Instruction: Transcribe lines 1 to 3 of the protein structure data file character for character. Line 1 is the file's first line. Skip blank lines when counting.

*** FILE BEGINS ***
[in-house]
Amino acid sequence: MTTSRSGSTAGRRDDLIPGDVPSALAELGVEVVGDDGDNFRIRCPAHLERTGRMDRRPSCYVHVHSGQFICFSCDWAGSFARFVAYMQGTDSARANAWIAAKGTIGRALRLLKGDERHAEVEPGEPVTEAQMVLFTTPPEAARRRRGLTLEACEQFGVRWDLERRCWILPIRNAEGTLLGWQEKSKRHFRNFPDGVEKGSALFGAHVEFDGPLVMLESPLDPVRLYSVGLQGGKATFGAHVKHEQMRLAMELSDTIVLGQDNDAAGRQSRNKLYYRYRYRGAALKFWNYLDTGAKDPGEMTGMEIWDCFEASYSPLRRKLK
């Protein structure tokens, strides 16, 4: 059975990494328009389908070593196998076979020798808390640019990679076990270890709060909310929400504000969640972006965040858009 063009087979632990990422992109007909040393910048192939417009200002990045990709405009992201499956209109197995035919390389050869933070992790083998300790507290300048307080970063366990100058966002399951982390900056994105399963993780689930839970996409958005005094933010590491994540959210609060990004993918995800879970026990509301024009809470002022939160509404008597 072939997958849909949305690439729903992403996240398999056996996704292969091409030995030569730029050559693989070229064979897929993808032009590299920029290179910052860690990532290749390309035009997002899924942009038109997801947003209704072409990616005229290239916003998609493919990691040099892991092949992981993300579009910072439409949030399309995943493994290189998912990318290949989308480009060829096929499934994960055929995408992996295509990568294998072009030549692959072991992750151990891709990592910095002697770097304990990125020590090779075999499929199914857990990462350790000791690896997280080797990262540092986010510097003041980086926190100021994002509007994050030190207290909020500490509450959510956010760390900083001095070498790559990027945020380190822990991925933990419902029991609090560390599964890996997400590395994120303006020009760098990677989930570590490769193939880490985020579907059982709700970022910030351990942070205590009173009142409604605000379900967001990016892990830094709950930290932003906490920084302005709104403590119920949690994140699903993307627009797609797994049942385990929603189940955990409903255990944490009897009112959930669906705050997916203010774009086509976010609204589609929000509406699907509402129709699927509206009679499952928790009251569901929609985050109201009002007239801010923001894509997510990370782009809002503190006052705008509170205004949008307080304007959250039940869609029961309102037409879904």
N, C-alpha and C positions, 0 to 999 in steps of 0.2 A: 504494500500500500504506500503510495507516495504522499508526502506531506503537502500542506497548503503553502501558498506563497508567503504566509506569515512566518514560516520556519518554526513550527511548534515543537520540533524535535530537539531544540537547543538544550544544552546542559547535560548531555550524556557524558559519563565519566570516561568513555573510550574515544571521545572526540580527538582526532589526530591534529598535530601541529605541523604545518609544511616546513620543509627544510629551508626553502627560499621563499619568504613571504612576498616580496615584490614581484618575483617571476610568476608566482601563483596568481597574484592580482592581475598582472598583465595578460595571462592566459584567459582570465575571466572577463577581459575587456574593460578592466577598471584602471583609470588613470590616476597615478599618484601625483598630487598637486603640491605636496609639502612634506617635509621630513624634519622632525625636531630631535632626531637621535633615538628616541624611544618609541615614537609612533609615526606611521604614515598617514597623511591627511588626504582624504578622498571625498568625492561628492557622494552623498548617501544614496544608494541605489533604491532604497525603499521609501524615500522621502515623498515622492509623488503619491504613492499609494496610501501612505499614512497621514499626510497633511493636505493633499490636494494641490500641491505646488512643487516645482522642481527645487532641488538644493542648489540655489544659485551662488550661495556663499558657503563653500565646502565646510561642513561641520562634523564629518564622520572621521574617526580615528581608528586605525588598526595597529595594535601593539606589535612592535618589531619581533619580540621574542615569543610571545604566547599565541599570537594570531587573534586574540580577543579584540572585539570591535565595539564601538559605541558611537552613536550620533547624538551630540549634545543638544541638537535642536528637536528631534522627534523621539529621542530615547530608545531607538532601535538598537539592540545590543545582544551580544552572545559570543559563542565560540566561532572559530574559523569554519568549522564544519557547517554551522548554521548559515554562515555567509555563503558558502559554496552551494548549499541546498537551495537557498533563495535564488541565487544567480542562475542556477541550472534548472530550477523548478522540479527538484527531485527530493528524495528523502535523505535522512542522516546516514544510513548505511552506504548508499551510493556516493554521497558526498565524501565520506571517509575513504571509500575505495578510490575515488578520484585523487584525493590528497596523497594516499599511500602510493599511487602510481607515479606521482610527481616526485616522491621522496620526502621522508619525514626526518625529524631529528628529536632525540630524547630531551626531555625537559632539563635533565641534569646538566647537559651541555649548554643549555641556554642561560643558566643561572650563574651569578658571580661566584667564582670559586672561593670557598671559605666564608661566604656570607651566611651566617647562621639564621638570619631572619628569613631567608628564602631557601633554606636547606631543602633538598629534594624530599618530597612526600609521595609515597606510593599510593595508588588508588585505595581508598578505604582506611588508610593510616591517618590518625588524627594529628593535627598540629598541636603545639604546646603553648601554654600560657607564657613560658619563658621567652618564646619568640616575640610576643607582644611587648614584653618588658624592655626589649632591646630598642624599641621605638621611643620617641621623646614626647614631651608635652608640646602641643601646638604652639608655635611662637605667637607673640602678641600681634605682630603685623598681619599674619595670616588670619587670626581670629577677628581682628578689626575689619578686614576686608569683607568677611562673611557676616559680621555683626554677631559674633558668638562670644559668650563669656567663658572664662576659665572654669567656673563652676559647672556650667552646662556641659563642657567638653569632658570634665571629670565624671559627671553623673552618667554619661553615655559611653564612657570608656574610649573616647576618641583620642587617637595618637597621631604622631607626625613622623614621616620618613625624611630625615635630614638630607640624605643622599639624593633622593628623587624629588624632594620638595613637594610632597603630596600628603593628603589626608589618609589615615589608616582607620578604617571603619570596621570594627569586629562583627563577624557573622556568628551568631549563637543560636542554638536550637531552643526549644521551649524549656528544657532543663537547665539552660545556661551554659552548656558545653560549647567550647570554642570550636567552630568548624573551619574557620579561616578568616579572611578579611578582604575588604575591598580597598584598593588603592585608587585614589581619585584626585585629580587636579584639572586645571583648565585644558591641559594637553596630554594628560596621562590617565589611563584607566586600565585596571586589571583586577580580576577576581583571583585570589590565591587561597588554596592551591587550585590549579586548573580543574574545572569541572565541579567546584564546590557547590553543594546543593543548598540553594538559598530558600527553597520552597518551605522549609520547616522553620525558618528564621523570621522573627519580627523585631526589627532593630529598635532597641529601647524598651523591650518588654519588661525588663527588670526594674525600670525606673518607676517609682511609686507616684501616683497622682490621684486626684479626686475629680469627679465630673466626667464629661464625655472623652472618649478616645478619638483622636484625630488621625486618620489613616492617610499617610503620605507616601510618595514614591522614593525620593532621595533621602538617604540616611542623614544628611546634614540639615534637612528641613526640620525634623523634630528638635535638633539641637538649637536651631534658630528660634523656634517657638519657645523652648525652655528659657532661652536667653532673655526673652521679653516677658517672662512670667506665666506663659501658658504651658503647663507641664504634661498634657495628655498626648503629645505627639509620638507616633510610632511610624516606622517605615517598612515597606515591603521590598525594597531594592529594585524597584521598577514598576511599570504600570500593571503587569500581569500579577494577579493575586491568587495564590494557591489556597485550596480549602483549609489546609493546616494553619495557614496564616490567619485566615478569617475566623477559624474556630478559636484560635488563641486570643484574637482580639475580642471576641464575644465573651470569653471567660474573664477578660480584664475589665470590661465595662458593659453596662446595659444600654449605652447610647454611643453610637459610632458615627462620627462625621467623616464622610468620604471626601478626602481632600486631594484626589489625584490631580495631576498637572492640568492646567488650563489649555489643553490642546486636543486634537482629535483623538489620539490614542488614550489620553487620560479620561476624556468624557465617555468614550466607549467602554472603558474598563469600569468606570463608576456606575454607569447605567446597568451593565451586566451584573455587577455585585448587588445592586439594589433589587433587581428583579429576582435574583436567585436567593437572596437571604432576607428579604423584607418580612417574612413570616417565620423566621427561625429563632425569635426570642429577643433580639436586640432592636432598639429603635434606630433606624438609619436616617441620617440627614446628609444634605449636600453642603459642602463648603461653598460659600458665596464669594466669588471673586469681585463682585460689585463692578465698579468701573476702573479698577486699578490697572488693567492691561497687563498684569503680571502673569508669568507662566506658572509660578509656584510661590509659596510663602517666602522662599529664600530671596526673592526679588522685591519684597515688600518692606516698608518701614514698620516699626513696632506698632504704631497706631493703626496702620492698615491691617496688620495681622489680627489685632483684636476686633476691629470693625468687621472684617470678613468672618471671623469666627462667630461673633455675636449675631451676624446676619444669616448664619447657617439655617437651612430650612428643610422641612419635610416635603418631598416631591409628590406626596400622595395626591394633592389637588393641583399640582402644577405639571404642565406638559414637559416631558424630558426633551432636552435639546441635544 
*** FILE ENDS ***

[in-house]
Amino acid sequence: MTTSRSGSTAGRRDDLIPGDVPSALAELGVEVVGDDGDNFRIRCPAHLERTGRMDRRPSCYVHVHSGQFICFSCDWAGSFARFVAYMQGTDSARANAWIAAKGTIGRALRLLKGDERHAEVEPGEPVTEAQMVLFTTPPEAARRRRGLTLEACEQFGVRWDLERRCWILPIRNAEGTLLGWQEKSKRHFRNFPDGVEKGSALFGAHVEFDGPLVMLESPLDPVRLYSVGLQGGKATFGAHVKHEQMRLAMELSDTIVLGQDNDAAGRQSRNKLYYRYRYRGAALKFWNYLDTGAKDPGEMTGMEIWDCFEASYSPLRRKLK
């Protein structure tokens, strides 16, 4: 059975990494328009389908070593196998076979020798808390640019990679076990270890709060909310929400504000969640972006965040858009 063009087979632990990422992109007909040393910048192939417009200002990045990709405009992201499956209109197995035919390389050869933070992790083998300790507290300048307080970063366990100058966002399951982390900056994105399963993780689930839970996409958005005094933010590491994540959210609060990004993918995800879970026990509301024009809470002022939160509404008597 072939997958849909949305690439729903992403996240398999056996996704292969091409030995030569730029050559693989070229064979897929993808032009590299920029290179910052860690990532290749390309035009997002899924942009038109997801947003209704072409990616005229290239916003998609493919990691040099892991092949992981993300579009910072439409949030399309995943493994290189998912990318290949989308480009060829096929499934994960055929995408992996295509990568294998072009030549692959072991992750151990891709990592910095002697770097304990990125020590090779075999499929199914857990990462350790000791690896997280080797990262540092986010510097003041980086926190100021994002509007994050030190207290909020500490509450959510956010760390900083001095070498790559990027945020380190822990991925933990419902029991609090560390599964890996997400590395994120303006020009760098990677989930570590490769193939880490985020579907059982709700970022910030351990942070205590009173009142409604605000379900967001990016892990830094709950930290932003906490920084302005709104403590119920949690994140699903993307627009797609797994049942385990929603189940955990409903255990944490009897009112959930669906705050997916203010774009086509976010609204589609929000509406699907509402129709699927509206009679499952928790009251569901929609985050109201009002007239801010923001894509997510990370782009809002503190006052705008509170205004949008307080304007959250039940869609029961309102037409879904």